Exchange-traded funds (ETFs) have become increasingly popular since they were introduced in the mid-1990s. Their tax efficiencies and relatively low investing costs have attracted investors who like the idea of combining the diversification of mutual funds with the trading flexibility of stocks. ETFs can fill a unique role in your portfolio, but you need to understand just how they work and the differences among the dizzying variety of ETFs now available.
Negative returns early in retirement can have a devastating long term impact. There are numerous studies on the impact of volatile market returns on your income from retirement savings. However, the sequence in which those returns happen can be the difference in barely making it through retirement or leaving a multimillion dollar legacy to your family. Despite these studies, I still see many traditional retirement income plans that utilize a constant average rate of return in their projections. This flat, no volatility average can lead pre-retirees and retirees to believe that they face minimal or no risk in funding their retirement. These conventional retirement plans completely exclude sequence of return risk and the impact of negative years early in retirement.
Determining how big of a nest egg you will need to generate enough retirement income is the most commonly asked question when it comes to retirement planning. There are many rules of thumb to calculating your retirement number. I have read articles that say to calculate your retirement account size, simply take 80% of your current income and multiply it by 25. These basic retirement goal calculations are OK, because it gives you a goal to target. However, I will give you a more targeted 6 step approach to calculating your nest egg and better set your retirement goals.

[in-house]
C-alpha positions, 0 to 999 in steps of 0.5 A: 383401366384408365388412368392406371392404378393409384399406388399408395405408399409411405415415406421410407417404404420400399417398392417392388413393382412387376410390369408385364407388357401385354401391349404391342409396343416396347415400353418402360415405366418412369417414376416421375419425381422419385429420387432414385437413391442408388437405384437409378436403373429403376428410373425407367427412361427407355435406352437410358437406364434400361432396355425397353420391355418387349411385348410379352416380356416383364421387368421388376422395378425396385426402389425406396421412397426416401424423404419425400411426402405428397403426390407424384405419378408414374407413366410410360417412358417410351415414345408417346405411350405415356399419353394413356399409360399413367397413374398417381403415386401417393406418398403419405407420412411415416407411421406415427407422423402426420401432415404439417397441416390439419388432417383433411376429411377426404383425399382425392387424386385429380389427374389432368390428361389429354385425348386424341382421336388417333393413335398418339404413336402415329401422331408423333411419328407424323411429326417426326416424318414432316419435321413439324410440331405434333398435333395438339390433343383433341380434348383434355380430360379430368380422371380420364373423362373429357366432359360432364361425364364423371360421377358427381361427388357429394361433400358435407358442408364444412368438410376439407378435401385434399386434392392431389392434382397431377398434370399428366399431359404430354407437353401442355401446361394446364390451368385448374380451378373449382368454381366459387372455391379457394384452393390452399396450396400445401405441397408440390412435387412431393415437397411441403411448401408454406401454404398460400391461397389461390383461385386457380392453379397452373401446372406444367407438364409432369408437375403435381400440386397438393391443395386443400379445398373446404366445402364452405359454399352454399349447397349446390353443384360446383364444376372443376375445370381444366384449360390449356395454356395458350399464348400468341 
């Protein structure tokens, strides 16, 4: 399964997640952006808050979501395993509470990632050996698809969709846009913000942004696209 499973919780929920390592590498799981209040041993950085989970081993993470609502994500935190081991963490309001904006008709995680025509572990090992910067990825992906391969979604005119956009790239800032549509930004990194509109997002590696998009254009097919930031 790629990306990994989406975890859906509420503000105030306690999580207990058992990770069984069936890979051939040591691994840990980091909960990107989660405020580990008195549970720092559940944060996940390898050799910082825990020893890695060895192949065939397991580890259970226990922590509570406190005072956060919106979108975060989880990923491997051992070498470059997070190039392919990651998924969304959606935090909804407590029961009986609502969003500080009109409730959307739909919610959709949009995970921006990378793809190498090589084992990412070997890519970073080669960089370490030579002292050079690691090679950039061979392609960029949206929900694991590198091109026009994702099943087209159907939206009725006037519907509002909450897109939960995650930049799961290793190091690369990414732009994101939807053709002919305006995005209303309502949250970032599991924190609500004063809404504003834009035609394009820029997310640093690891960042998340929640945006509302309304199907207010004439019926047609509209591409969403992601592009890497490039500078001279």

No matter how many years you are from retirement, it's essential to have some kind of game plan in place for financing it. With today's longer life expectancies, retirement can last 25 years or more, and counting on Social Security or a company pension to cover all your retirement income needs isn't a strategy you really want to rely on. As you put a plan together, watch out for these common myths.
Many people assume they can hold off saving for retirement and make up the difference later. But this can be a costly mistake. Waiting too long to start saving can make it very difficult to catch up, and only a few years can make a big difference in how much you'll accumulate. This doesn't mean there's no hope if you haven't set aside anything for retirement yet. It just makes it all the more important that you implement a plan today.
Over the past few years, mutual fund companies have flooded 401k Plans with Target-Date funds in an attempt to make portfolio selection easier for participants. They want to provide an “easier” option to retirement savings. For those that aren’t familiar with these investments, they are mutual funds designed to provide an “appropriate” asset allocation based on the date at which you expect to need access to your money. i.e. the day you retire.